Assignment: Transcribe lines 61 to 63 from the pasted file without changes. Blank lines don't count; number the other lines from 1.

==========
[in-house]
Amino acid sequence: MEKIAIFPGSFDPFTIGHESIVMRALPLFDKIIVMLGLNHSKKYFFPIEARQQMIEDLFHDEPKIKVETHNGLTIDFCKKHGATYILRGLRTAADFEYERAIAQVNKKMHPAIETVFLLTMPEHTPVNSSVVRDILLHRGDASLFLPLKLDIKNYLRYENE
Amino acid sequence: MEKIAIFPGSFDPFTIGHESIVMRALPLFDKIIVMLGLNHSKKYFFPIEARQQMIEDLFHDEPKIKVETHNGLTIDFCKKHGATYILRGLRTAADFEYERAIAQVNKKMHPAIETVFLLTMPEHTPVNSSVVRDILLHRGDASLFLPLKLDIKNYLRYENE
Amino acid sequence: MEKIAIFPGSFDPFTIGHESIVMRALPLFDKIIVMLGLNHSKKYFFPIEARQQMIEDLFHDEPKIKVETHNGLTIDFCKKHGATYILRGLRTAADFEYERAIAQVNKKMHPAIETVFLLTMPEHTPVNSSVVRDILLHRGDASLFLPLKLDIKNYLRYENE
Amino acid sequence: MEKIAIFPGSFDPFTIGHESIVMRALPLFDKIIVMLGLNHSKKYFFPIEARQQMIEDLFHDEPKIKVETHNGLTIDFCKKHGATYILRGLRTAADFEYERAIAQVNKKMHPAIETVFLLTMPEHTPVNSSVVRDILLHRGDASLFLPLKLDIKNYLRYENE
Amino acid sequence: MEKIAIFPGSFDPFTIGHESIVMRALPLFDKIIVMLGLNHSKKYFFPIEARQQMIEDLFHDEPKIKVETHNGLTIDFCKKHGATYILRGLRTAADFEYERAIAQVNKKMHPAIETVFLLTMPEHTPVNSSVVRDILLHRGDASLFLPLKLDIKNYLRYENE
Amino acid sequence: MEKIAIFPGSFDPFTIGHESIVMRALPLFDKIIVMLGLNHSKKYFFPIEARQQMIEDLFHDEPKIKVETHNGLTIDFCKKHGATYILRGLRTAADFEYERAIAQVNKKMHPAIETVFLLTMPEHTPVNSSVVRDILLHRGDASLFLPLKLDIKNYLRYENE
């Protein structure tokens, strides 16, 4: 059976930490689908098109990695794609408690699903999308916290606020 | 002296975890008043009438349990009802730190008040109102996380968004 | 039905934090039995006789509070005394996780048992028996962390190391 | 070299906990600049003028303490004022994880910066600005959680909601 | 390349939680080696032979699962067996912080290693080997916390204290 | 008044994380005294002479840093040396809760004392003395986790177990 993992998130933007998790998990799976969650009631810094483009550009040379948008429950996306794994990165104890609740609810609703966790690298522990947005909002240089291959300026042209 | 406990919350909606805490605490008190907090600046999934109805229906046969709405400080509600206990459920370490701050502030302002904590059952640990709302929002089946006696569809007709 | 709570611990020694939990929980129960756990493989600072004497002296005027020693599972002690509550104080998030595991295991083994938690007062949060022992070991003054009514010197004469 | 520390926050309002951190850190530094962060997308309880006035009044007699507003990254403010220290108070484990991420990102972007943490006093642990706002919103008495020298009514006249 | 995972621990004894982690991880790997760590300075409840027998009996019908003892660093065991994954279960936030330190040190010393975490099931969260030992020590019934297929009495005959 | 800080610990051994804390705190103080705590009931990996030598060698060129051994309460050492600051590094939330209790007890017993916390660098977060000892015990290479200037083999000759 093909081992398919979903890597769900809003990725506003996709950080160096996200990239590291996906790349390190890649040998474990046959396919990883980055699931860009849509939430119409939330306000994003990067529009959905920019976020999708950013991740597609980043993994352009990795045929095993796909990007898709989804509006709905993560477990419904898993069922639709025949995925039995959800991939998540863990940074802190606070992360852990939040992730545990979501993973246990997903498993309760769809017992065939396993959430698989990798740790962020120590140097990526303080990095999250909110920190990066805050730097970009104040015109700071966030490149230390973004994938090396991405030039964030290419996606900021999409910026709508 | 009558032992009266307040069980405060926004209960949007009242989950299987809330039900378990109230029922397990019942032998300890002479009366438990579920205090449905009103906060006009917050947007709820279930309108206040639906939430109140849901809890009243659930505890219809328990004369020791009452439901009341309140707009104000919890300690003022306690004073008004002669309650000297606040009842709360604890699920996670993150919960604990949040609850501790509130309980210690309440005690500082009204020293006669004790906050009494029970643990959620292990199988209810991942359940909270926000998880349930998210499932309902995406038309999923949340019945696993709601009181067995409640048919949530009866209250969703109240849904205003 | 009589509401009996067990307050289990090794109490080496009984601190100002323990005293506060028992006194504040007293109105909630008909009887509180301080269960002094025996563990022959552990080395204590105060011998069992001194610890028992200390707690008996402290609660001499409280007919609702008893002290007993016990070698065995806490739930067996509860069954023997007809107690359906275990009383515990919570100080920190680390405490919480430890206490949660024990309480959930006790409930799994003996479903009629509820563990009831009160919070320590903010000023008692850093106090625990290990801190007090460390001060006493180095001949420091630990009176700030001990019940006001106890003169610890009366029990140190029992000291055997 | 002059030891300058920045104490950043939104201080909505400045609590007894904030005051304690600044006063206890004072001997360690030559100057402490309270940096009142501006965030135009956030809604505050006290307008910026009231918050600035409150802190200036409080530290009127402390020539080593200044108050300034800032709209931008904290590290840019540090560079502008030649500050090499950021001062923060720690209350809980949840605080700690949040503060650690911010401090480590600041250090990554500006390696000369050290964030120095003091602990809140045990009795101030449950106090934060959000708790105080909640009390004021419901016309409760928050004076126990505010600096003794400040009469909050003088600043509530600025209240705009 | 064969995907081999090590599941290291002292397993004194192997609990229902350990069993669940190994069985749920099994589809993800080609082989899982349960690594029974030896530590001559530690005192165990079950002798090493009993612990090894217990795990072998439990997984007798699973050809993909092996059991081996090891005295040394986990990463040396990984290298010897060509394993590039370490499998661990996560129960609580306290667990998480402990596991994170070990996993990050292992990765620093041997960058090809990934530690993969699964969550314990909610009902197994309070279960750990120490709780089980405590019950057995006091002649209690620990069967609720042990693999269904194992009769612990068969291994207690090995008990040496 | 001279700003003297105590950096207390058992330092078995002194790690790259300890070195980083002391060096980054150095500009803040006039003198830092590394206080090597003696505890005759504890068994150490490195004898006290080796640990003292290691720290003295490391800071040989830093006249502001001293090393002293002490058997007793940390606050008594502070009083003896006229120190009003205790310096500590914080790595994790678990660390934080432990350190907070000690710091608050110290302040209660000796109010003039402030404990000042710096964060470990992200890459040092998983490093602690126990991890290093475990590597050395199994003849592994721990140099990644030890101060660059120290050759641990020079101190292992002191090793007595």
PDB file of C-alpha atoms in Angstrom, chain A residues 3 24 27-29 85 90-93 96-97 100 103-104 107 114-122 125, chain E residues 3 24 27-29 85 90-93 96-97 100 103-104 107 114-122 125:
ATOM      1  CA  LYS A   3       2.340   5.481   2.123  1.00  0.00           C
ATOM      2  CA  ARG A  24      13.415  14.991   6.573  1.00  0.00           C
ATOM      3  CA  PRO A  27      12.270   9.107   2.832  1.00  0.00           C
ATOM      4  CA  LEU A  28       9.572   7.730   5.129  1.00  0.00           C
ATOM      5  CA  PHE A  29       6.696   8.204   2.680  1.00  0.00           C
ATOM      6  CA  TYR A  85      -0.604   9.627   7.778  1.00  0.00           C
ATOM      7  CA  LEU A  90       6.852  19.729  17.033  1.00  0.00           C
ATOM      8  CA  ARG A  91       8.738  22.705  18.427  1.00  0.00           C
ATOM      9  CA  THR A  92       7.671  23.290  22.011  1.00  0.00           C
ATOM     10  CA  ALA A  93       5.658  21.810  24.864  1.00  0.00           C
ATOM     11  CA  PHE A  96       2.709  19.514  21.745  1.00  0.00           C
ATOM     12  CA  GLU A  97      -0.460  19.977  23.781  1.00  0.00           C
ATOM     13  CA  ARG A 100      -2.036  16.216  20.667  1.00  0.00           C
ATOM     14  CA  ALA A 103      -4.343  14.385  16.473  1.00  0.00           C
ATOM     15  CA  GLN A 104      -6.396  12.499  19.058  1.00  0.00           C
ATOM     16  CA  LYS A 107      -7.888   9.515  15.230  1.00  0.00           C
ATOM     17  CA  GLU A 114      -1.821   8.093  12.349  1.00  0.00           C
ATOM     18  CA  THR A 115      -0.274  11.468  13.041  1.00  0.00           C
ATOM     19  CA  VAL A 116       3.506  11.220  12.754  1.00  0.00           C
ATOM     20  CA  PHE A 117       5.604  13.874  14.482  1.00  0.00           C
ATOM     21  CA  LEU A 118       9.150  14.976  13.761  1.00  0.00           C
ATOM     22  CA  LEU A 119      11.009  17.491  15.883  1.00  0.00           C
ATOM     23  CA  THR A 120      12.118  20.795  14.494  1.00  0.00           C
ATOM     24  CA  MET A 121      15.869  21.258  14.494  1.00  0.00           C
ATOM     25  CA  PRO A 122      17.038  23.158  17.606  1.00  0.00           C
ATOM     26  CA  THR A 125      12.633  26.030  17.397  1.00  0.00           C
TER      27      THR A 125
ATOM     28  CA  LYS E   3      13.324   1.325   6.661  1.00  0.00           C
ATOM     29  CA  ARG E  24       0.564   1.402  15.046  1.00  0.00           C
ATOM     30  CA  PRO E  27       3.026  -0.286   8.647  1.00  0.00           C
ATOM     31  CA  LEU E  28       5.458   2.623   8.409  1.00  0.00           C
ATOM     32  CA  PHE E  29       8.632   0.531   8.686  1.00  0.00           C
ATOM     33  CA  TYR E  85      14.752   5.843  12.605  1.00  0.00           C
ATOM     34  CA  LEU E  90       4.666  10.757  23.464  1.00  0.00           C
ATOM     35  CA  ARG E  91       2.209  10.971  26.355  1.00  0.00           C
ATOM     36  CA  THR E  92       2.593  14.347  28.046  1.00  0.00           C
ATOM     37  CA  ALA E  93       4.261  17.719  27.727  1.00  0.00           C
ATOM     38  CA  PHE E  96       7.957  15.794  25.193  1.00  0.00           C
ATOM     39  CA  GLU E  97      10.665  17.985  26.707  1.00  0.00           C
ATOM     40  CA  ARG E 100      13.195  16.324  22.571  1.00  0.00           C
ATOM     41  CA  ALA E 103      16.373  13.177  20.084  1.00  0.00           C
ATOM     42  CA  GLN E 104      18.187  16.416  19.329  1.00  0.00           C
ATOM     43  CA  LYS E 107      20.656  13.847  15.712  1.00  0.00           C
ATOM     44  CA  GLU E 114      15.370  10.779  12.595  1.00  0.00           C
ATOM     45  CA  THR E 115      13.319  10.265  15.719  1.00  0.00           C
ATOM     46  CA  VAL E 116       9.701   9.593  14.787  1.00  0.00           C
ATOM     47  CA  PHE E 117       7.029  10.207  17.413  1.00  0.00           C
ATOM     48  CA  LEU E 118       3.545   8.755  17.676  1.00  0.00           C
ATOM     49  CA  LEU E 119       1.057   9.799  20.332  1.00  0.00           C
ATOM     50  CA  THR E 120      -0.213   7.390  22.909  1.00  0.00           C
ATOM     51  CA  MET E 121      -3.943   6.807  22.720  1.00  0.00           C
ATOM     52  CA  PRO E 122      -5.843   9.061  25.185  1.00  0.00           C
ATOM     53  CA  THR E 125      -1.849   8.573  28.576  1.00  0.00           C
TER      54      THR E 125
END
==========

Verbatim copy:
ATOM     52  CA  PRO E 122      -5.843   9.061  25.185  1.00  0.00           C
ATOM     53  CA  THR E 125      -1.849   8.573  28.576  1.00  0.00           C
TER      54      THR E 125